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‘Here, My Dear’: Marvin Gaye’s Heart-On-Sleeve Soul Opera

The 1978 album was described as the most poisonous alimony settlement of the 20th century, but it was much more than that.

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Here My Dear Marvin Gaye

In terms of his distinguished album output, everyone knows Marvin Gaye’s What’s Going On and Let’s Get It On, records that became landmarks in his unique career. But dig a little deeper into his back catalog and you’ll find Here, My Dear. It’s an album has been described as “the most poisonous alimony settlement of the 20th century,” but that’s missing the point.

Listen to Here, My Dear right now.

This is a soul-opera, a raw heart-on-sleeve statement that tells the story of a couple’s love and loss in the starkest of terms – the couple being Marvin Gaye and his then-wife Anna, the sister of Motown’s founder Berry Gordy. The album came about after Gaye’s affair and separation from Anna, and their lawyers striking a deal for the impoverished Gaye to give the proceeds of his next album to his estranged wife.

Recorded in 1977 and released on December 15, 1978, following Gaye’s bitter row with Motown, Here, My Dear was met with an often lukewarm response, to his considerable distaste. That was all the more disappointing given the emotional commitment Gaye had made to an often painfully poignant depiction of a love story that begins with happiness and ends in sad recrimination.

Considered the ultimate break-up album. Here, My Dear saw Gaye bear his soul, with no consideration to current trends or taste, but with artistic abandon. The album, which entered the US chart on January 6, 1979, produced only one, modest R&B chart single in the Top 30 entry “A Funky Space Reincarnation.” The LP itself reached only No. 26 on the pop listing and No.4 R&B. A 2007 expanded reissue helped its wider appreciation, and with the passing of time, Here, My Dear went on to be viewed as an emotional, heart-wrenching opus that stands among Gaye’s finest pieces of work.

Here, My Dear can be bought here.

7 Comments

7 Comments

  1. Peter

    June 21, 2014 at 11:10 am

    I couldn’t understand the negativity when this brilliant album hit the stores. For me a MASTER PIECE and which I play from time to time to remind me of love and how we take it for granted yet do not understand the failings and obstacles it presents to us all.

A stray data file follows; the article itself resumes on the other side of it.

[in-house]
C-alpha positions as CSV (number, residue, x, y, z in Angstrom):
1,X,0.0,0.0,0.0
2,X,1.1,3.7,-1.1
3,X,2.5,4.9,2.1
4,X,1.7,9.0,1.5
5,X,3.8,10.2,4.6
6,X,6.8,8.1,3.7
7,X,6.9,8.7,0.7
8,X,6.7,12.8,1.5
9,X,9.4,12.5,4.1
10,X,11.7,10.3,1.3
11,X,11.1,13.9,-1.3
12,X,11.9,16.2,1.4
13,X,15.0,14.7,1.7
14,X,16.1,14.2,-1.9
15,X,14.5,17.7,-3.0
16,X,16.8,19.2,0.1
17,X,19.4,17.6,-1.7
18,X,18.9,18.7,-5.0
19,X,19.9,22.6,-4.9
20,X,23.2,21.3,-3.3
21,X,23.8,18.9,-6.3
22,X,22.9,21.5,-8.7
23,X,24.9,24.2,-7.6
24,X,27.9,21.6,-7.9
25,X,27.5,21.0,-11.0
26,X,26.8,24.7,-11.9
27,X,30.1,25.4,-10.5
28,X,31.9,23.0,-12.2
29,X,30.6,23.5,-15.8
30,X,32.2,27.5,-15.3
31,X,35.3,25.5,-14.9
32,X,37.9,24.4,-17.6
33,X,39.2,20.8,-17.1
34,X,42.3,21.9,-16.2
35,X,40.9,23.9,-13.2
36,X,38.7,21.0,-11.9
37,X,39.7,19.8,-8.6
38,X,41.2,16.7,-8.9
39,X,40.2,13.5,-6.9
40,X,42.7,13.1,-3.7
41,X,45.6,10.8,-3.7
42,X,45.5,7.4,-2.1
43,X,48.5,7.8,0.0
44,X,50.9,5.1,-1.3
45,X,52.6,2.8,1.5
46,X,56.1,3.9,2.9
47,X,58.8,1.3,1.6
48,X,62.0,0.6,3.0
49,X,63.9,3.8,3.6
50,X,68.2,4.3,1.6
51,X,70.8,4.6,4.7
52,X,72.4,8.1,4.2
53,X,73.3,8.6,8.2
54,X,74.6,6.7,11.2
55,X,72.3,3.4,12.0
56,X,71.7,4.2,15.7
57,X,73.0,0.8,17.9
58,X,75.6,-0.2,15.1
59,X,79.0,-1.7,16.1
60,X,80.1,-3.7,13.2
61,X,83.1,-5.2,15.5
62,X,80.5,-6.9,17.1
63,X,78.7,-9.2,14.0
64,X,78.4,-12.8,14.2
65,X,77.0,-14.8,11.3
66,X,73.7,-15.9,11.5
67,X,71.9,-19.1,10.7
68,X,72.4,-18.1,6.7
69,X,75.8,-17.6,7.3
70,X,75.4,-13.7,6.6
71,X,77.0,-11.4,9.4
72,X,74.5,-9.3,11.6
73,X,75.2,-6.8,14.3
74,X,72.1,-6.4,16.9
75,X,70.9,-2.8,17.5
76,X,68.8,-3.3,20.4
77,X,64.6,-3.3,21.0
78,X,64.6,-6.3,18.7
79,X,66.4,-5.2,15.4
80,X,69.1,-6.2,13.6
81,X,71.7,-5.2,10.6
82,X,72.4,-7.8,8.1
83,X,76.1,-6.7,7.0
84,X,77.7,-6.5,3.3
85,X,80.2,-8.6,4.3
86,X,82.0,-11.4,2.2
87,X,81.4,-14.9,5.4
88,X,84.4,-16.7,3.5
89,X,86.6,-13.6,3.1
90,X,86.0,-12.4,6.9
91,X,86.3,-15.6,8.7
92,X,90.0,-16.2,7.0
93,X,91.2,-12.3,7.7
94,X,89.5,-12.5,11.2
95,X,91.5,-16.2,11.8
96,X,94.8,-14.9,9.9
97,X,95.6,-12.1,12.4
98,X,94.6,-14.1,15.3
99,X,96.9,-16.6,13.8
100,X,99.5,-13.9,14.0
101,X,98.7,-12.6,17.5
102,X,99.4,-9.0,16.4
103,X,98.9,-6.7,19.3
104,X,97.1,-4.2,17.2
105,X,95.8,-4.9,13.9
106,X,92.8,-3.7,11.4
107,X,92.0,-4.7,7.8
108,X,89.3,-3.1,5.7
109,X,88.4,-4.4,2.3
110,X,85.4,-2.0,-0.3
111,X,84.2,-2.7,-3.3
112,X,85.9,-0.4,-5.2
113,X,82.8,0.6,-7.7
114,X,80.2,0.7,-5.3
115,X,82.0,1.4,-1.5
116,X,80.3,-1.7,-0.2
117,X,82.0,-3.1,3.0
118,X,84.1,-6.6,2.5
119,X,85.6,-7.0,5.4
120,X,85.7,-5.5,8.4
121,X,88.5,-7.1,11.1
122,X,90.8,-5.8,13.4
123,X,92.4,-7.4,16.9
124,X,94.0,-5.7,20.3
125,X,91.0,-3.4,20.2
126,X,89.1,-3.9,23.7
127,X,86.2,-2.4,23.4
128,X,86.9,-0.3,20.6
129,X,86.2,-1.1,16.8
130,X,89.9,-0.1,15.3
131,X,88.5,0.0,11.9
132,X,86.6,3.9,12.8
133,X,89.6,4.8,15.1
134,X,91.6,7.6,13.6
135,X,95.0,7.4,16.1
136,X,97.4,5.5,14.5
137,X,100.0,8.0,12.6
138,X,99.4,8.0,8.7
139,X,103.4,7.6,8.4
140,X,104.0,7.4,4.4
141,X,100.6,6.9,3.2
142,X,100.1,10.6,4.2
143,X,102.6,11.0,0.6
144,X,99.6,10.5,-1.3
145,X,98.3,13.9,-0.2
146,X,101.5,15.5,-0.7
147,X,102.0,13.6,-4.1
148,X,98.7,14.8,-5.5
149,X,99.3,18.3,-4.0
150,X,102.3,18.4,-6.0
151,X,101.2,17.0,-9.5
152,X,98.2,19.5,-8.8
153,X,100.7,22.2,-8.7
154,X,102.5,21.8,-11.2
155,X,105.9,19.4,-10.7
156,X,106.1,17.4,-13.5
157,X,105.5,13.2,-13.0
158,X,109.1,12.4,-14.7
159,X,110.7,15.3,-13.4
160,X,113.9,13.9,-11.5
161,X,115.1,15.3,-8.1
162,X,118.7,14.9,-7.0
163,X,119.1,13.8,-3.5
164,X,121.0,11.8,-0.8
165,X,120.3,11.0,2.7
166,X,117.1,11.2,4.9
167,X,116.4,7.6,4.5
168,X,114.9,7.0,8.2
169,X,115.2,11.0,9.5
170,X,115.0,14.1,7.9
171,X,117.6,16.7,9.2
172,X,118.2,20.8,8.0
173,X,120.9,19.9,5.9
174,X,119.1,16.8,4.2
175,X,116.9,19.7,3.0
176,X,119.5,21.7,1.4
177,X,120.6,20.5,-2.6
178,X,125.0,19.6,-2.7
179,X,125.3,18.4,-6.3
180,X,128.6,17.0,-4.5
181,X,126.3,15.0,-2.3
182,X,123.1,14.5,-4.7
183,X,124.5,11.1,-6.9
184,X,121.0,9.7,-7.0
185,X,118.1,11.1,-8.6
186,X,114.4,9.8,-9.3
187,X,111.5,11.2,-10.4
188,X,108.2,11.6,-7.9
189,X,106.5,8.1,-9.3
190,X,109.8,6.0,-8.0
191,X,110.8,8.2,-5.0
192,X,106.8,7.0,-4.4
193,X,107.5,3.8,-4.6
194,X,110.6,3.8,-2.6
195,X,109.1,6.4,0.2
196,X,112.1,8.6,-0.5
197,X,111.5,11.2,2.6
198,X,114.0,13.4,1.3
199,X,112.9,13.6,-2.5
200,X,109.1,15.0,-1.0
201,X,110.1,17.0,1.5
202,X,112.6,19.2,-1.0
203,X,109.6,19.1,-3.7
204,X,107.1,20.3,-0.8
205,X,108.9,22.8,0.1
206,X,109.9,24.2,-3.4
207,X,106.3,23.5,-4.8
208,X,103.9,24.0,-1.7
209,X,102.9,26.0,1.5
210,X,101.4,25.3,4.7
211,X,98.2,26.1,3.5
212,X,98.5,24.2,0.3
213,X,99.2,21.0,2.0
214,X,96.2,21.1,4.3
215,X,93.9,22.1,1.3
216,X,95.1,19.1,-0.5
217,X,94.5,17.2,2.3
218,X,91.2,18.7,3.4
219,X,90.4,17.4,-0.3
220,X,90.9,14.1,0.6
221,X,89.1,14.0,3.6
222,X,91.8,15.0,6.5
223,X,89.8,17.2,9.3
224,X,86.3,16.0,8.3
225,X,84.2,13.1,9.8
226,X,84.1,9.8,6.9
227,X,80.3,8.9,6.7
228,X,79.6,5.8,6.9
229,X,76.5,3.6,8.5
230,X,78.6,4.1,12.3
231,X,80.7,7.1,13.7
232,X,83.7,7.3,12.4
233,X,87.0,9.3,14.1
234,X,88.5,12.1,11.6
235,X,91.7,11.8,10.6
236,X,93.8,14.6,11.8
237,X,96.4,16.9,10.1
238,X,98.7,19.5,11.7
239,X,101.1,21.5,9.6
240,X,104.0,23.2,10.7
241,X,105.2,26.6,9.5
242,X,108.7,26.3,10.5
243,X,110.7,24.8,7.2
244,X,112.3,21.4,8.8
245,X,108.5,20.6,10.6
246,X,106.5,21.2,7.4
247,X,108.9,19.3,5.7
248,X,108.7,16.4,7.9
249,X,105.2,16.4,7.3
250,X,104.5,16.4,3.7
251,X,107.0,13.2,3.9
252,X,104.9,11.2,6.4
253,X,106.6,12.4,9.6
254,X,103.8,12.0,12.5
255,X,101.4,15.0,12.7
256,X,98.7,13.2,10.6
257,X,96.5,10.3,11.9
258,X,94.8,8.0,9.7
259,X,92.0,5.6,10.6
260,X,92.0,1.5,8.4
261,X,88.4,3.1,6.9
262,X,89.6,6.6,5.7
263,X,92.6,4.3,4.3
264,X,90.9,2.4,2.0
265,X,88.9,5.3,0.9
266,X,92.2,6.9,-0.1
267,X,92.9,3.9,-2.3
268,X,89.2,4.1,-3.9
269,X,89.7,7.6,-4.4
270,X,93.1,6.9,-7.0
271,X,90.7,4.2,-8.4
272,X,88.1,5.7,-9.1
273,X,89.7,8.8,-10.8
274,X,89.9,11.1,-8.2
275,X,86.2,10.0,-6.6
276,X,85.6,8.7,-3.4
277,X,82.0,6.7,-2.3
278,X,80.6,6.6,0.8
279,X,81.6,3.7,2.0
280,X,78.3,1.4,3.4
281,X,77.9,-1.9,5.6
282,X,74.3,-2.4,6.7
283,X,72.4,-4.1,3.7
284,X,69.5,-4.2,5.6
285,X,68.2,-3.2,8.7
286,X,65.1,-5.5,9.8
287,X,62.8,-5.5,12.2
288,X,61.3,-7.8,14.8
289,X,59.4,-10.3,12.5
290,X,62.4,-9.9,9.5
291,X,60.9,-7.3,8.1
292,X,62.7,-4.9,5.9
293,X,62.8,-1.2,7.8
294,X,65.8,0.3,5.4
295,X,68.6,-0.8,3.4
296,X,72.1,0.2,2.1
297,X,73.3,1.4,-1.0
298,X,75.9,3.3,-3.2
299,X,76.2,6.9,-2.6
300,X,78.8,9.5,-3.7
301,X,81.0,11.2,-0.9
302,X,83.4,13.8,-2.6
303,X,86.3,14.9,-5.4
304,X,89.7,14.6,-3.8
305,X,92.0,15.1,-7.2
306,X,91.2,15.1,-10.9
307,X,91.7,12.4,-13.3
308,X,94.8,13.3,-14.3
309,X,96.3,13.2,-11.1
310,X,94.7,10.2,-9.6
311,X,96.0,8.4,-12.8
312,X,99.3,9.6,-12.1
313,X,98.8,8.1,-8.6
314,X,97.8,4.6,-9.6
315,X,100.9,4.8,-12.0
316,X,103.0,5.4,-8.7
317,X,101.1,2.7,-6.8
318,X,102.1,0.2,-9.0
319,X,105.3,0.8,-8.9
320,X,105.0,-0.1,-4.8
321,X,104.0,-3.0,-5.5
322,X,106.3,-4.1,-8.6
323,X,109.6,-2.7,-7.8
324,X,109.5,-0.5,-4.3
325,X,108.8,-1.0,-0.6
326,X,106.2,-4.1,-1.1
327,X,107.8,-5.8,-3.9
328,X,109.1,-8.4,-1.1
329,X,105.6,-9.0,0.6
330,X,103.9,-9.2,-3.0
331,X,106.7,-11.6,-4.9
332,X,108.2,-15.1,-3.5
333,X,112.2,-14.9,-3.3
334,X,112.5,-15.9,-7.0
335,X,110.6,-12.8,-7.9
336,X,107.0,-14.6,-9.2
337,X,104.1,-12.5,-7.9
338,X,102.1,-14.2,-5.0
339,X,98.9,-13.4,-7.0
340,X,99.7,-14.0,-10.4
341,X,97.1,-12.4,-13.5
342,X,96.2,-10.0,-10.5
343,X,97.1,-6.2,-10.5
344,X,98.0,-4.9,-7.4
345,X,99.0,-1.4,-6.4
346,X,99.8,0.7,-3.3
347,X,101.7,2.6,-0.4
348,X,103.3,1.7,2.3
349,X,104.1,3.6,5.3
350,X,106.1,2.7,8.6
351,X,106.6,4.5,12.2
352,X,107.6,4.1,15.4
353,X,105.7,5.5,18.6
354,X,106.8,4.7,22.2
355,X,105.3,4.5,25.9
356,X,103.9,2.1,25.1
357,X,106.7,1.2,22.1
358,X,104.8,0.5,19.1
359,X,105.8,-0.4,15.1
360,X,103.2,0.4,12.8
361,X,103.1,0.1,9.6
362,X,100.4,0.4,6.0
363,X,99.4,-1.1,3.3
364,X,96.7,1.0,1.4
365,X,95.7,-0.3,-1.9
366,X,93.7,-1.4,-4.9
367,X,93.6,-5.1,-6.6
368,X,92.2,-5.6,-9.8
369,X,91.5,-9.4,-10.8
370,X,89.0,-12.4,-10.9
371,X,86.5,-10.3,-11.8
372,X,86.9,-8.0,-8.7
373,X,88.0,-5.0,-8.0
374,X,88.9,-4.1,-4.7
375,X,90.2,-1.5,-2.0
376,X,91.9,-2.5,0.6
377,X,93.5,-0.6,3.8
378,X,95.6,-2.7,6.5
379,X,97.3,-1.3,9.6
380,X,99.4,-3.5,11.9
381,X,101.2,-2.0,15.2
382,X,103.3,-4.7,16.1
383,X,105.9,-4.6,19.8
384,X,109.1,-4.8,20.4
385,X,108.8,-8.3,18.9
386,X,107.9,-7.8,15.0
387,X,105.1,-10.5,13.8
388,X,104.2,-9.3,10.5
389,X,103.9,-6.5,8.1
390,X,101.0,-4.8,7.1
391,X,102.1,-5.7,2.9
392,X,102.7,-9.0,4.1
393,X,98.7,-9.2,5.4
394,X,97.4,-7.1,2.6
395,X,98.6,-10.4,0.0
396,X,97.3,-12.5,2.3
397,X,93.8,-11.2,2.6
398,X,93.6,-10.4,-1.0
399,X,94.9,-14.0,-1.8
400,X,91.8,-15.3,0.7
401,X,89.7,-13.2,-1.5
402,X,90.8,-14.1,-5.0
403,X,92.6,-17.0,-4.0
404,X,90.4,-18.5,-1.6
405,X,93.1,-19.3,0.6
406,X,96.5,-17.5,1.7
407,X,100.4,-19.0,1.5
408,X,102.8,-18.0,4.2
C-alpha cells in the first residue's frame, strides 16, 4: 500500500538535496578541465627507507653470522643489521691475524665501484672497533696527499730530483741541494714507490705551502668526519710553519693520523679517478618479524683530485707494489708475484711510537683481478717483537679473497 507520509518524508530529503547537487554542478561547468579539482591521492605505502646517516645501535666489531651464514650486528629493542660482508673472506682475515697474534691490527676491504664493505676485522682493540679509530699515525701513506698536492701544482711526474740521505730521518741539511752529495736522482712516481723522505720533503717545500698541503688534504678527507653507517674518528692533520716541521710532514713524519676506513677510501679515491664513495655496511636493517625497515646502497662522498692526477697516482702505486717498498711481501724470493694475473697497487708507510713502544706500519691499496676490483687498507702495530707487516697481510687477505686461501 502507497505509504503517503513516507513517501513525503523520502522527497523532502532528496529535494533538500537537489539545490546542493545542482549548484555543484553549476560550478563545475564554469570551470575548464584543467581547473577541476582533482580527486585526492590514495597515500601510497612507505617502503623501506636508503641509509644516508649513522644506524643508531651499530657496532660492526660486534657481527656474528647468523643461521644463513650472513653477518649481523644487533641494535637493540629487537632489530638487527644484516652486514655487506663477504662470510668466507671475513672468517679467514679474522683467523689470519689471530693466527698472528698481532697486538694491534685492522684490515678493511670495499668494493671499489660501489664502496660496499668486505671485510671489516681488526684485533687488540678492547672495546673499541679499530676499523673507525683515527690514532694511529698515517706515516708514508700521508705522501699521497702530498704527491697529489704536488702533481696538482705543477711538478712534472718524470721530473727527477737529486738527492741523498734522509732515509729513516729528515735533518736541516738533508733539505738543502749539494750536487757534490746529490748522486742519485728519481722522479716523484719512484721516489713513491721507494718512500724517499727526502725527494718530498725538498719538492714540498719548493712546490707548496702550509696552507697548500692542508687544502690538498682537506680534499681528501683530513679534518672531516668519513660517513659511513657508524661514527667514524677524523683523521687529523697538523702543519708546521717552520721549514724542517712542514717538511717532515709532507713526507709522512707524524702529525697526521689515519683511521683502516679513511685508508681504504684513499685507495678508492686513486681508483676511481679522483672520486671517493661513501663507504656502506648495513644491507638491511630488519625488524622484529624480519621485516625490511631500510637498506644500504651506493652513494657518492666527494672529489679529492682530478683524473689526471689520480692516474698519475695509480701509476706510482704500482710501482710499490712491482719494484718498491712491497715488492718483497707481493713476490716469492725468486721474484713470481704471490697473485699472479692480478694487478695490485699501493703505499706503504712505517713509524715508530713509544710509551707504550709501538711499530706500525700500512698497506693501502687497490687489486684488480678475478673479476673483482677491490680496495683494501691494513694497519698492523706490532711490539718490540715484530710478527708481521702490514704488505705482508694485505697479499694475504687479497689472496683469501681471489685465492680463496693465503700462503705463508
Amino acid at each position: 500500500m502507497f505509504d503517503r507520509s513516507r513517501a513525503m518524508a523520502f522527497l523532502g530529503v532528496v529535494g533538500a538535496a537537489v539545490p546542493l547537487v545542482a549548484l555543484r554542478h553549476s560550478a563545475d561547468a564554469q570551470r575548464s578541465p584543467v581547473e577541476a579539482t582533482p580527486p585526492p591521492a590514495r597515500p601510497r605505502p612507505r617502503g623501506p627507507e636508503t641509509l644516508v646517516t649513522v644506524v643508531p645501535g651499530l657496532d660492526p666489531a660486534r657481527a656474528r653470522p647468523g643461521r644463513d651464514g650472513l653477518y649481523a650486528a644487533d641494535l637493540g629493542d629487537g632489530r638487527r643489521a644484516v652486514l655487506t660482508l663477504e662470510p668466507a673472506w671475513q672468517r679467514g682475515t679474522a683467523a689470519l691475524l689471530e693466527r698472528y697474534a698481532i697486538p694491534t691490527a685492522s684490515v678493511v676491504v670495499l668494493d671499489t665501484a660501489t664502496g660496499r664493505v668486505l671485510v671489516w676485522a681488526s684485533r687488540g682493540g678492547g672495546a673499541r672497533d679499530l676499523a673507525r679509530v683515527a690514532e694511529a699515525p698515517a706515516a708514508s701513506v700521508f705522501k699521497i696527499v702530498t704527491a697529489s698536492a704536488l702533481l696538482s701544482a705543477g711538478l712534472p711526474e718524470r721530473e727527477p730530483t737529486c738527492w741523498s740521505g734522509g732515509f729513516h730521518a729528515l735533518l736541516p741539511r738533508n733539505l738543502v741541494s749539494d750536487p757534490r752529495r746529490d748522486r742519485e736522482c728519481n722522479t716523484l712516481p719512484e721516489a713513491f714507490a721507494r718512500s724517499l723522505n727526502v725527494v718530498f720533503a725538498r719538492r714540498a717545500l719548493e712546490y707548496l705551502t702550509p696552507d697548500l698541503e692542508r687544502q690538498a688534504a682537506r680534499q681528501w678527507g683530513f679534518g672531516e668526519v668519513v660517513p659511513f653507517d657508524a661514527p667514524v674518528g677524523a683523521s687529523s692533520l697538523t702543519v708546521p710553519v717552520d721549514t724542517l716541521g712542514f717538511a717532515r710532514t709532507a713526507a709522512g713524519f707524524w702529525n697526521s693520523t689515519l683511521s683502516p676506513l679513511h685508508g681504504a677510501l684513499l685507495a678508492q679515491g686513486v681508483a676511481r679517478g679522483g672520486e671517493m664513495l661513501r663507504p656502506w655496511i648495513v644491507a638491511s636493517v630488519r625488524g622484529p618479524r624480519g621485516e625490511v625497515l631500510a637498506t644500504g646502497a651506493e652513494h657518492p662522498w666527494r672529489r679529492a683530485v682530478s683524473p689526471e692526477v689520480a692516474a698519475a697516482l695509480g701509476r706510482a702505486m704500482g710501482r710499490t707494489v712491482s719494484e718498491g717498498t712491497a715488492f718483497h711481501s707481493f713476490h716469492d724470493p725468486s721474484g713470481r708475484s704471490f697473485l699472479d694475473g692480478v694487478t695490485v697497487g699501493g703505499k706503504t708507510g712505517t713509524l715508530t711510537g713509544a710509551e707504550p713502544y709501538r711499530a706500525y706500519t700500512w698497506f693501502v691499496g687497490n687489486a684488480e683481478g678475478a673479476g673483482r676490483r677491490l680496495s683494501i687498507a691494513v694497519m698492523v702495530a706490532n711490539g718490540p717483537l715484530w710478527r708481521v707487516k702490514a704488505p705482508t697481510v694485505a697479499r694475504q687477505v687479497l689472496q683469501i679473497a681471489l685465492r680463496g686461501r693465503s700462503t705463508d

2. Shana

    June 21, 2014 at 4:37 pm

    I LOVE this cd! I listen to it all the yime! A true Mastet Piece. The songs on are beyond awesome! Great music then and now! He sings with such passion and agony. Oh my!!!!

  3. rosa johnson

    June 21, 2014 at 7:47 pm

    I understood and felt it when it 1st came out. I was going thru the breakup of my marriage also. I identified with every song and I still love this album.cry, cry, cry, I have done some crying. oh yeah.

  4. Teresa Ball

    June 21, 2014 at 11:14 pm

    Just love Marvin Gaye and this is wonderful

  5. Keith Menezes

    January 10, 2018 at 11:21 am

    Marvin never made a bad album, although this came across as a depressing piece at the time for me. Just like a fine wine it got better with each listen. Not his best work though. What’s Going On will never be beaten

  6. Robert J

    September 1, 2020 at 12:18 pm

    A great, great album. It was completely out of sync with current
    trends of the period, but time has revealed HMD to be a masterpiece.

    It is closer to Sinatra’s forlorn “In The Wee Small Hours”, than
    Chic’s mood of optimism. Marvin was a huge fan of Frank, so it
    would have come as no surprise to those who had followed him over
    the decades. Unfortunately, Frank wasn’t as hip as he is now and
    the public stayed in droves from this downbeat album.

    Like all great art, it is now revealed in its’ true glory over
    time.

  7. Scott

    February 16, 2022 at 12:36 pm

    I worked at Tower Records at the time of this vinyl album release nearly 44 years ago; and a fellow employee that was big on R&B music told me in a demeaning tone: “It stinks!”

    The impression I got, at that time of its 1978 release, from seeing the album’s cover and Marvin’s expression with holding out his hand; I wondered if a censored alternate version of the art cover would show Marvin giving the middle-finger salute? As the album cover art just exuded hostility, as in “F*CK YOU!” to whomever. And mind you, I was completely clueless on the background of this album; there was no ‘web of info to be had back in 1978; and I read nothing of what little print media there was about Marvin. I had no idea his life was unraveling at the time. It wasn’t until many years later learning about his life in the mid-to-late 1970s. Pardon for sounding boastful, but I wasn’t off-the-mark with my initial impression of Marvin’s anger he must have harbored in 1978 based upon the album’s artwork.

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